First, let me thank all of my fellow TPIn'ers for your kind support of my review effort. Actually, I'm more than happy to be writing this; the brass institute is an escape from my summer job, and writing a summary makes me feel much more purposeful.
Much of today's workshop was valuable to do a second time, but not to hear about a second time through (i.e. Yoga breathing exercises), so I will limit this e-mail to the new, exciting, and groundbreaking topics we covered today. I would therefore like to talk about three events: Allan Dean's masterclass, the Orchestra career seminar, and mock auditions.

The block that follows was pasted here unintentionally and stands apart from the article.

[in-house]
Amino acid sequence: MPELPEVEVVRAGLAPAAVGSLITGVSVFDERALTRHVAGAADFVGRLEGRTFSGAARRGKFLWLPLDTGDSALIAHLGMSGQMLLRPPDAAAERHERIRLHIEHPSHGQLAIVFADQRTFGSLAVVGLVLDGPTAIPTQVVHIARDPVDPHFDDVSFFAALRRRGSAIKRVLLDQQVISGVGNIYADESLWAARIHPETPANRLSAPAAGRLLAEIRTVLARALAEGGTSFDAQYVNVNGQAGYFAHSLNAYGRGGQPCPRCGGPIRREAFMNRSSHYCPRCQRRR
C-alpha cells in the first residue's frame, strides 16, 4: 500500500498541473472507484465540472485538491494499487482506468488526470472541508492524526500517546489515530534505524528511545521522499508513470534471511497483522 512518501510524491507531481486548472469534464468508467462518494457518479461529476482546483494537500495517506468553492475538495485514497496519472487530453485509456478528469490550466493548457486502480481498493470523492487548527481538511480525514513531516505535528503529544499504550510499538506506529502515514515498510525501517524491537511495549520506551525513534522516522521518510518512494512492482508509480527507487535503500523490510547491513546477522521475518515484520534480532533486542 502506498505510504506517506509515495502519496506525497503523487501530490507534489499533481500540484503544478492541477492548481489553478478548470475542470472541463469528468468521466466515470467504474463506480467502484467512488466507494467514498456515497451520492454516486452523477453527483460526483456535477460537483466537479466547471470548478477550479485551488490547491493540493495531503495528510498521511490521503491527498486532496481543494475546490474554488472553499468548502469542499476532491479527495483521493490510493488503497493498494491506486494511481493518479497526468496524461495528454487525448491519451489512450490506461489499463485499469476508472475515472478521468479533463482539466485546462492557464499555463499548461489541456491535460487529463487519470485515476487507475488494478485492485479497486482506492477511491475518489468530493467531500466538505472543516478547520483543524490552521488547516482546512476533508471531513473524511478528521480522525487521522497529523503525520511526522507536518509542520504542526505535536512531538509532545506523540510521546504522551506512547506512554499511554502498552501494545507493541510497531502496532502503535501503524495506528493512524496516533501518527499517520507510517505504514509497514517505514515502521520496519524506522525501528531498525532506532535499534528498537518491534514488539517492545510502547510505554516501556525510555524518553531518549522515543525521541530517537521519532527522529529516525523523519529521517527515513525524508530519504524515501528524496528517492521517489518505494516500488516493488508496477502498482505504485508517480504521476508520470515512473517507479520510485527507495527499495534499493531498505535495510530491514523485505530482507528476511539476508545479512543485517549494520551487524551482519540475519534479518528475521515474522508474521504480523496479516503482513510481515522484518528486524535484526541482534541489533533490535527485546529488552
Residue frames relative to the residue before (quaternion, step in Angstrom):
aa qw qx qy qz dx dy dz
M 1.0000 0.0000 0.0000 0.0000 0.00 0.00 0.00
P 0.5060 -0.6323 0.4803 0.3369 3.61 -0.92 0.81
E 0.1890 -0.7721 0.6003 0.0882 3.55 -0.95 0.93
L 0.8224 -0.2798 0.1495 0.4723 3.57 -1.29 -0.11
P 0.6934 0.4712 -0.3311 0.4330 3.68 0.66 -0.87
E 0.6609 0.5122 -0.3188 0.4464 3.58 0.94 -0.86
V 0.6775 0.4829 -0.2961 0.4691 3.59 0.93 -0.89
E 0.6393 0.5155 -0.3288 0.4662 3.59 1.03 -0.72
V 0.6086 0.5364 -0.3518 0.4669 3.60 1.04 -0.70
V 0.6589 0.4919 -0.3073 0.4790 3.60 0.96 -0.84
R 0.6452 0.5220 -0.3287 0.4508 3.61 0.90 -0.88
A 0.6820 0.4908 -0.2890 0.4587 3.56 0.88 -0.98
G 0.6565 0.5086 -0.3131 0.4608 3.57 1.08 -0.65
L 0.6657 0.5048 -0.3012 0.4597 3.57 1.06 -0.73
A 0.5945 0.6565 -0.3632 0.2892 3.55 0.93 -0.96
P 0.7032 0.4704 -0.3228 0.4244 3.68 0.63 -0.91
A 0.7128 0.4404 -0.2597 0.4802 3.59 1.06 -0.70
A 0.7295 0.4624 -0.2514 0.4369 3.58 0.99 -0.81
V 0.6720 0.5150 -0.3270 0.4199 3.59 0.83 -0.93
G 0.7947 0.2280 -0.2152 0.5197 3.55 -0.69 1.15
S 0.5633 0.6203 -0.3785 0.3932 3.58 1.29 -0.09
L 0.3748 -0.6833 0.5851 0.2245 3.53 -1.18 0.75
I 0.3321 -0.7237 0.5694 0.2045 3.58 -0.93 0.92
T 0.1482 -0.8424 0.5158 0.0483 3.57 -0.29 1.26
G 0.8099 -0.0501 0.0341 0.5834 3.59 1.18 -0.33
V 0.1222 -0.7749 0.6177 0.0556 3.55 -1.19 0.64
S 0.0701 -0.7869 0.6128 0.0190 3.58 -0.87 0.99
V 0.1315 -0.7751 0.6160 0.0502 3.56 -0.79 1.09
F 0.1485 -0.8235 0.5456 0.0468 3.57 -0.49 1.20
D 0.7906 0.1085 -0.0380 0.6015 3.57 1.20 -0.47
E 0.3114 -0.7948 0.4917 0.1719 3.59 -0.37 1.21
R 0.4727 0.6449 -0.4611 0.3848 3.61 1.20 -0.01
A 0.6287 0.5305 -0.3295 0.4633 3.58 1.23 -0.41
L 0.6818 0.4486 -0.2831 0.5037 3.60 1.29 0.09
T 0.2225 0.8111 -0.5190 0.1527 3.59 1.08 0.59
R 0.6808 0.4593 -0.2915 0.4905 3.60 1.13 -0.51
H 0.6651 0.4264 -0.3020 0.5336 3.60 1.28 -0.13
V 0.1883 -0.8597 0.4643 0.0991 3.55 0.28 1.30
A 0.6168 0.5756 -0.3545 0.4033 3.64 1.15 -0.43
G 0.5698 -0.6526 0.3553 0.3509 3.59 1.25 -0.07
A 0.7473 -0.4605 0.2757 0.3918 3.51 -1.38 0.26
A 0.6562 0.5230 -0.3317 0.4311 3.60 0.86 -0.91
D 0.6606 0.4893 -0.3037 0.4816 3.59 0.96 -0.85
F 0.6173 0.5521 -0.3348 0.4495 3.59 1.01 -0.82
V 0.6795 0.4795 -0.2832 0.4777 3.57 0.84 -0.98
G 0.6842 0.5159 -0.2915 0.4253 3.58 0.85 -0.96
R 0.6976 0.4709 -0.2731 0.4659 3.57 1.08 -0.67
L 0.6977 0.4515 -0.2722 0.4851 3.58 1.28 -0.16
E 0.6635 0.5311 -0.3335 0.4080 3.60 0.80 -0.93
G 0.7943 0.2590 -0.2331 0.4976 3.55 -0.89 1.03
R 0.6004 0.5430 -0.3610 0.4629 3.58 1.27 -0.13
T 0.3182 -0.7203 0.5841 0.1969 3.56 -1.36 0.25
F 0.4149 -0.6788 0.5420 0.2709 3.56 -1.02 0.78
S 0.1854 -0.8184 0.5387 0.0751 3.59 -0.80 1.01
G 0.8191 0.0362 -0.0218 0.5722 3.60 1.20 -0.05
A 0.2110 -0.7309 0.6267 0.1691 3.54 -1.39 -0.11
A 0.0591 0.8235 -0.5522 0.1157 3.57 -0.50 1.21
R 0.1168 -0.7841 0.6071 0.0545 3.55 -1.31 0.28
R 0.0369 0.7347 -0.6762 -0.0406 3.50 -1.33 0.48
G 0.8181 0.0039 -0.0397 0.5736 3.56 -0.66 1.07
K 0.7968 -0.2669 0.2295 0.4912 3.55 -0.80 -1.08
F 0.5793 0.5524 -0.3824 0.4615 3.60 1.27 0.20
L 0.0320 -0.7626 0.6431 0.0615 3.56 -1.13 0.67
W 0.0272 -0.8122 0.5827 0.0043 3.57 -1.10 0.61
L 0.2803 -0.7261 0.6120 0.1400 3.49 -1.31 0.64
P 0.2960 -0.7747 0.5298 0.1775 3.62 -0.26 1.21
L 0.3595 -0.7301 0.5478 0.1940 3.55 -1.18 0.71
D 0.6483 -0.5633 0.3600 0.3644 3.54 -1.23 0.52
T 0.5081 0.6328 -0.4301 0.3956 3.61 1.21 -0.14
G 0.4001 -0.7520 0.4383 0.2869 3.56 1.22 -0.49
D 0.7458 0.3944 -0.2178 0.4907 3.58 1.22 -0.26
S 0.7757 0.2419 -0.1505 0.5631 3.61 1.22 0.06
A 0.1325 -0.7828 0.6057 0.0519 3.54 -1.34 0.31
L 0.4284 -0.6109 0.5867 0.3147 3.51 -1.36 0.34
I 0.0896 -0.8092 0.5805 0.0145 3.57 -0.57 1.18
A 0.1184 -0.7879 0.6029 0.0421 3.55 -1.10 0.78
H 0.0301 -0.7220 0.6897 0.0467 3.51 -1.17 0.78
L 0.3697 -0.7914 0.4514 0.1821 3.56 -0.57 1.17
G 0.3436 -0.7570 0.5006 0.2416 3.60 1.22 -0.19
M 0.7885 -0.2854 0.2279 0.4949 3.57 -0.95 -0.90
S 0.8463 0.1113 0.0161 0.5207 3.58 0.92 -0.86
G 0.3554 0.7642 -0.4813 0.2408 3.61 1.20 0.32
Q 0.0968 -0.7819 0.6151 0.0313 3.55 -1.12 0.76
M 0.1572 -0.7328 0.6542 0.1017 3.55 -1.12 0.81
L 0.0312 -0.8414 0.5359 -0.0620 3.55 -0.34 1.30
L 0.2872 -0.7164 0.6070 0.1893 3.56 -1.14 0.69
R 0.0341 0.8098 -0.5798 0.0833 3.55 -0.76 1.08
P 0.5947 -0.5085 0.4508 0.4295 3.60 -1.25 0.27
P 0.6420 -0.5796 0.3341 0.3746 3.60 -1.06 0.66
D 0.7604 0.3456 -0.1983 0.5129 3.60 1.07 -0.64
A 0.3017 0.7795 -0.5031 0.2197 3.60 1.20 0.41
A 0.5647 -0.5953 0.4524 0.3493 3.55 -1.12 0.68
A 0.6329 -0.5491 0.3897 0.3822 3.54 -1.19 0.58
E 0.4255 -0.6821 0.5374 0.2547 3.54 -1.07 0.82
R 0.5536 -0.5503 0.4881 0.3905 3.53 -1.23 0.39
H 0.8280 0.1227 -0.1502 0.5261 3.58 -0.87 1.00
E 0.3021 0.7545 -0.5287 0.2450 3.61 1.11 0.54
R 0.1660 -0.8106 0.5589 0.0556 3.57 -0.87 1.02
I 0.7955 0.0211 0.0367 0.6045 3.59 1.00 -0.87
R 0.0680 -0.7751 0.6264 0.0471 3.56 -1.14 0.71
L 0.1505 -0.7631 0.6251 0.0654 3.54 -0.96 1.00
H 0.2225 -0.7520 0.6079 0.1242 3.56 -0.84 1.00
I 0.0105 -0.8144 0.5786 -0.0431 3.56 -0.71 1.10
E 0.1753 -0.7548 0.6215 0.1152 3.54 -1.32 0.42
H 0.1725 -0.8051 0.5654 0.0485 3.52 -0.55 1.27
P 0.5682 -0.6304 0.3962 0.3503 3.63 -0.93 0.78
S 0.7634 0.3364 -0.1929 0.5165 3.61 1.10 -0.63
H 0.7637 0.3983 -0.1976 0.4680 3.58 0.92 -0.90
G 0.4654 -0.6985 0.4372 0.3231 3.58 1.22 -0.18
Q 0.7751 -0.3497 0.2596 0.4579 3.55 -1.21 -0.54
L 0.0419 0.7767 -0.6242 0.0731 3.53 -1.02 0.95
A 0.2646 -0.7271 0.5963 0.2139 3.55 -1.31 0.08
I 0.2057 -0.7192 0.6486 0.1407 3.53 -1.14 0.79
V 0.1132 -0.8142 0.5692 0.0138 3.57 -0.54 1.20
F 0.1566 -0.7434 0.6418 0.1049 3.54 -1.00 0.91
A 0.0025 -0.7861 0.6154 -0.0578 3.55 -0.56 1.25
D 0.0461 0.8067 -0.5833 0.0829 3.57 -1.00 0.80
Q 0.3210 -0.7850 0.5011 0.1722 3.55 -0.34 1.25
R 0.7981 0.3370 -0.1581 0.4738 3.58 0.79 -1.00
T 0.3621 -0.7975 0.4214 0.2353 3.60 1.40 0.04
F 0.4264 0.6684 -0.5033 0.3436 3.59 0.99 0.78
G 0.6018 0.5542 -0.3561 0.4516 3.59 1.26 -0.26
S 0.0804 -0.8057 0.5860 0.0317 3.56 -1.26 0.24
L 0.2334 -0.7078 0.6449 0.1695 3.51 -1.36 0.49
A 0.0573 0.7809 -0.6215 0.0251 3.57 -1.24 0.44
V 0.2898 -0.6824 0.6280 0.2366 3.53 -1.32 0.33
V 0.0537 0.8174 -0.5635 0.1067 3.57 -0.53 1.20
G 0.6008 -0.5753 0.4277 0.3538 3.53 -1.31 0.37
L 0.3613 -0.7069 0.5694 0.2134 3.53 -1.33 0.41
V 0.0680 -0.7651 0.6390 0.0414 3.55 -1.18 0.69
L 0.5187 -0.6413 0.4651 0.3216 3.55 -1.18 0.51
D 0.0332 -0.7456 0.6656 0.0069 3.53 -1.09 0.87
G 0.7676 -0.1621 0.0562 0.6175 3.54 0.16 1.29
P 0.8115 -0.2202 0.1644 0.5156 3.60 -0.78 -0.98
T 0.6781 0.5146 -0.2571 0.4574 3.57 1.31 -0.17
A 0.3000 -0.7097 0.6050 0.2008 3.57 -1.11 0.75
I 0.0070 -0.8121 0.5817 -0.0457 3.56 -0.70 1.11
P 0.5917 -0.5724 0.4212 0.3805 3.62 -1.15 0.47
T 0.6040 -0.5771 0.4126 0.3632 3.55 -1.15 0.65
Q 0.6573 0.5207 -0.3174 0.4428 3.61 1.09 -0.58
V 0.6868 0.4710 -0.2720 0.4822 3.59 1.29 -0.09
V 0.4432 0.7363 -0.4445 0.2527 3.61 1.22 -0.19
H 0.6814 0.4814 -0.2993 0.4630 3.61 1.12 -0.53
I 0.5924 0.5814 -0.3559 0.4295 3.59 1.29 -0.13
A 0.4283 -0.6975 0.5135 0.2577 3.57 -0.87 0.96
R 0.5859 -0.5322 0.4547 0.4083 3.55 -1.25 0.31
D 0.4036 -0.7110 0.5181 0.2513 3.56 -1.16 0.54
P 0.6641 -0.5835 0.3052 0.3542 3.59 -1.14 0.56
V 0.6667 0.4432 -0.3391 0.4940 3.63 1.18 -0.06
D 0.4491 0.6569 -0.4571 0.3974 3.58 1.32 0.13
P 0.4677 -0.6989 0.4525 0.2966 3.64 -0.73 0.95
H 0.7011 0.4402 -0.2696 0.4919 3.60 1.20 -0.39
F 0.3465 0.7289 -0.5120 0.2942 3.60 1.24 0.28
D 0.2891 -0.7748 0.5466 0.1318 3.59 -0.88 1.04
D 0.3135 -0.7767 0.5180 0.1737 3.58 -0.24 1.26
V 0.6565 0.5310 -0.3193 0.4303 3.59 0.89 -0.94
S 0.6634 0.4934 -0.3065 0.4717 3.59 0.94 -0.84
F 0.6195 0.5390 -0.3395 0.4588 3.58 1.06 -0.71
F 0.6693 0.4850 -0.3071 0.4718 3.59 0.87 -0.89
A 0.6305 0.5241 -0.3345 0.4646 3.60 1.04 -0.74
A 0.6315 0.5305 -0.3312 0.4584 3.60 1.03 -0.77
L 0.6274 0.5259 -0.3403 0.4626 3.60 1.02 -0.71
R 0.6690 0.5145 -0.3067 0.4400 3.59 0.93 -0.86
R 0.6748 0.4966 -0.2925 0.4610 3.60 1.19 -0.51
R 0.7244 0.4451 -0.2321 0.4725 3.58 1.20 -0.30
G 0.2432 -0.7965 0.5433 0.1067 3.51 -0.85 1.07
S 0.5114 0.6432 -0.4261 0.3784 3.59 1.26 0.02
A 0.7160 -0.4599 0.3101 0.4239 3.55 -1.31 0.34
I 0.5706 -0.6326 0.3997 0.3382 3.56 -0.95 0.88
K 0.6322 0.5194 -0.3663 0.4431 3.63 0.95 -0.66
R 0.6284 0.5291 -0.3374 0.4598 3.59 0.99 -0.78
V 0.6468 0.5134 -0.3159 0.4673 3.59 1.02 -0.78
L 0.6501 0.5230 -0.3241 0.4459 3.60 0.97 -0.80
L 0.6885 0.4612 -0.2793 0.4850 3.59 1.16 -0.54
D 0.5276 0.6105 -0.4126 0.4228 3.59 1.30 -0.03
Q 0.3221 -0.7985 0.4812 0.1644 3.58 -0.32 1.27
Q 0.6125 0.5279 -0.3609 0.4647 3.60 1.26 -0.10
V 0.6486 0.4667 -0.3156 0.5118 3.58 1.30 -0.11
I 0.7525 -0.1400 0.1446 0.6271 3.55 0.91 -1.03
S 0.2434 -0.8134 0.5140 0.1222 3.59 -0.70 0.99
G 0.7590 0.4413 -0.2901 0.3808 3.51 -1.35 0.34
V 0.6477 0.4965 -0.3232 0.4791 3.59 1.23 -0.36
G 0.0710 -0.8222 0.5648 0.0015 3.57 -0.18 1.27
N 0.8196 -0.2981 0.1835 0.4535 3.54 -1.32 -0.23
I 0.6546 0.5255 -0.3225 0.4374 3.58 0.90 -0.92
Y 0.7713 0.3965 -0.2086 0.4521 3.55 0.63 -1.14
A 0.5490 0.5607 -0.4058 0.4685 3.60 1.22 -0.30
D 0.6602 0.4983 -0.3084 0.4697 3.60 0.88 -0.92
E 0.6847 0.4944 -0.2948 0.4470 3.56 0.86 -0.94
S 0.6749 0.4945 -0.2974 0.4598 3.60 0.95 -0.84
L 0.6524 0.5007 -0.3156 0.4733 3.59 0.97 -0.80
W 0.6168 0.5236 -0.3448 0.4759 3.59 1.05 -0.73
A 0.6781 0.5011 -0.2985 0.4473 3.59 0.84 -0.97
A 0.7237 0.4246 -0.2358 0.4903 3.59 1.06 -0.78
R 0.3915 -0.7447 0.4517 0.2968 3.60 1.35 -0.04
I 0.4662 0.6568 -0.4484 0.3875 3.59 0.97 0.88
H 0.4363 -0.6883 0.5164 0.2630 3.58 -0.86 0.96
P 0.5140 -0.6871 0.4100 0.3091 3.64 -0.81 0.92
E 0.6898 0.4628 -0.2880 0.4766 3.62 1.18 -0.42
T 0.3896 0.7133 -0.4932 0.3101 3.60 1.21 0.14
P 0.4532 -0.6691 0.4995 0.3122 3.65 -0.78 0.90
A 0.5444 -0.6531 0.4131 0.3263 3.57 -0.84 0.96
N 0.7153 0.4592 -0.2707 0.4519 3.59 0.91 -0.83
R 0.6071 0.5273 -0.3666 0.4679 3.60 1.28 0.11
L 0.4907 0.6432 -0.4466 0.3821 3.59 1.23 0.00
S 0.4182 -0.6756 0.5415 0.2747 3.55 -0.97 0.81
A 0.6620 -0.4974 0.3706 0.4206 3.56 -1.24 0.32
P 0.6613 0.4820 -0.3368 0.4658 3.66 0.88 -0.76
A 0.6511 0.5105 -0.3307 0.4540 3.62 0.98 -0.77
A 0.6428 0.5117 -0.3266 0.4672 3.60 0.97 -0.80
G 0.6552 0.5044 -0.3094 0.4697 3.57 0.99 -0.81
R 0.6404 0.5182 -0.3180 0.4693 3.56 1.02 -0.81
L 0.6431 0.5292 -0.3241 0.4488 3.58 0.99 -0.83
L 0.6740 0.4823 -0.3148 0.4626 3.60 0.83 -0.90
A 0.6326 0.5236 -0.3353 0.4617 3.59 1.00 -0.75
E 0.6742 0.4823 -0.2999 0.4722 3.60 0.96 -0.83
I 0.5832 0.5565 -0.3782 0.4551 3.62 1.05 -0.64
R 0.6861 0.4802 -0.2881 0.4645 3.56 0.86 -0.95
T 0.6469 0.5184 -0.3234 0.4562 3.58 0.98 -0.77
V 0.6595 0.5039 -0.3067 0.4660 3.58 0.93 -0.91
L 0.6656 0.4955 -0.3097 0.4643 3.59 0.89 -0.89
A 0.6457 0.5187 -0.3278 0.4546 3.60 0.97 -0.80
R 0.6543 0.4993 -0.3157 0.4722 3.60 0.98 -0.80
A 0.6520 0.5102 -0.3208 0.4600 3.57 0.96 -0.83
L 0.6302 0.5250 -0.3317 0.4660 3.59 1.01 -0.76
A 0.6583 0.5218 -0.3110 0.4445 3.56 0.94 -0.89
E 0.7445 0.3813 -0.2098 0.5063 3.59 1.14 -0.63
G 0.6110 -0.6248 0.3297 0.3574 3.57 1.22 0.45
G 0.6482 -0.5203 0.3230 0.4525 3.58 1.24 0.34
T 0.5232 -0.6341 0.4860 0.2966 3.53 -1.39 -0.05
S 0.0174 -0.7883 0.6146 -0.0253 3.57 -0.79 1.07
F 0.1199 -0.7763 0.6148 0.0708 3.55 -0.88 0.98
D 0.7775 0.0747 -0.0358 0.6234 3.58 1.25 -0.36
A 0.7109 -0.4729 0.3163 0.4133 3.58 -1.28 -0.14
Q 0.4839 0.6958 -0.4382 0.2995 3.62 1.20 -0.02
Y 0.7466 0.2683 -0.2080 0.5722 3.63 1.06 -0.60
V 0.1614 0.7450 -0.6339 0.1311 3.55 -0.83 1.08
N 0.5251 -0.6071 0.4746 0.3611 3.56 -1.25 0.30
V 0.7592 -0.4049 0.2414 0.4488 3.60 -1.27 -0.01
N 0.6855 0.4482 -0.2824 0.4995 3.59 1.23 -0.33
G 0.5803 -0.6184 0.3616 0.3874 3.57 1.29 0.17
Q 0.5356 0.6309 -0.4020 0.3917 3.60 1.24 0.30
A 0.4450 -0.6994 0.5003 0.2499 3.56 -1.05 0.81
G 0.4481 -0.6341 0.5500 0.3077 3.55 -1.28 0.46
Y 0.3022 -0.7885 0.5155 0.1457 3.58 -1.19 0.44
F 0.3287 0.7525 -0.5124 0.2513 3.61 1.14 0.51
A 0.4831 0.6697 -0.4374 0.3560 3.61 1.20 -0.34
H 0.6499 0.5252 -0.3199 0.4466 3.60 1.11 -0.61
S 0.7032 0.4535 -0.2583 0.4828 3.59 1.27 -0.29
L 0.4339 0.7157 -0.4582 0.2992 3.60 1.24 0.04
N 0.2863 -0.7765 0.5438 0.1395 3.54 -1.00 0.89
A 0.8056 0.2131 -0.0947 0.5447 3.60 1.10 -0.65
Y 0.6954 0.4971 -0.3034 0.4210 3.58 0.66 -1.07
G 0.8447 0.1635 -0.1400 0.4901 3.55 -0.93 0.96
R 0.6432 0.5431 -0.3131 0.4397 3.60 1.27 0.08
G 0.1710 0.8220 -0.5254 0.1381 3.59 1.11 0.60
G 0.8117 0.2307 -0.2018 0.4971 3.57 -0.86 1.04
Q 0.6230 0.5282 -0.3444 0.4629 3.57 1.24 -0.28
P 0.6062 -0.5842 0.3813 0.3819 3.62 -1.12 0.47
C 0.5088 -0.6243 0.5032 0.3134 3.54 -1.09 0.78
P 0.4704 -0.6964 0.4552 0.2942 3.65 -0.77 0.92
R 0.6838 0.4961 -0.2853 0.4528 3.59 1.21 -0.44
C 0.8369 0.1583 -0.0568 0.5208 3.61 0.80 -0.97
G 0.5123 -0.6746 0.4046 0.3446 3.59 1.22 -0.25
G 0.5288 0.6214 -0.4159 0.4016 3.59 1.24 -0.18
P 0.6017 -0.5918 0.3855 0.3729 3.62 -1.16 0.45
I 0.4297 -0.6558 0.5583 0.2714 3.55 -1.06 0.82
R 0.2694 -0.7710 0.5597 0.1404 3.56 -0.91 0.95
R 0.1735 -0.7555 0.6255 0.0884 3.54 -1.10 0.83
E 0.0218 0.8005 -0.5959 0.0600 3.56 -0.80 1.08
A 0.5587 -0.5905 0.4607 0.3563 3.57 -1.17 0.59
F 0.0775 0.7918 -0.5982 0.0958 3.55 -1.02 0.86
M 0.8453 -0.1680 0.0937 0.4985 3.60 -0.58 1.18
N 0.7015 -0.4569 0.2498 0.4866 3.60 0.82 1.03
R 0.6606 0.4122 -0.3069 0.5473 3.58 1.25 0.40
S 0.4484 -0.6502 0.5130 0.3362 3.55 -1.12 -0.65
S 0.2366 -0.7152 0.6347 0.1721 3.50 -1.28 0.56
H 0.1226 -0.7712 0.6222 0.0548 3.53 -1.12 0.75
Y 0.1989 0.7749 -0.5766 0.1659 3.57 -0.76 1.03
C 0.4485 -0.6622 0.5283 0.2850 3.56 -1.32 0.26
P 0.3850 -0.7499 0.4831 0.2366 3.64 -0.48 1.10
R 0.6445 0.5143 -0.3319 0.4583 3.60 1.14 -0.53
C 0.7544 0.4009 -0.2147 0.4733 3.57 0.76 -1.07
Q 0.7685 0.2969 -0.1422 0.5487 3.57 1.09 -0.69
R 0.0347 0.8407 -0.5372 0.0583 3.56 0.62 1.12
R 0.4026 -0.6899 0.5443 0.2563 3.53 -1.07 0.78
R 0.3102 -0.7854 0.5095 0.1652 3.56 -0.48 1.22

Before I go on to those three, I should first answer a few questions I have been asked about the workshop. I actually found out about the Rafael Mendez Brass Institute only a few weeks back, from my teacher, Summit Brass member and therefore Mendez Institute teacher Allan Dean. The program brings together dedicated brass players, mainly graduate students, with a fair number of undergrads (like me), a handful of high school students, and a number of middle aged trumpet enthusiasts. The playing level is quite high - the Tubist in my brass choir, for example, just won a tuba chair with the Portland symphony orchestra. The program runs a little more a week, from Sunday to the following Saturday, and costs ~$300. This is my first year with the program, and I have only experienced two days, but I can already say that it has been the best trumpet experience of my life from a learning standpoint. (And, no, I haven't been paid to write this. I wish. But check out the summit brass web site (www.summitrecords.com) for more info on the Summit Brass and the Mendez Brass Institute.)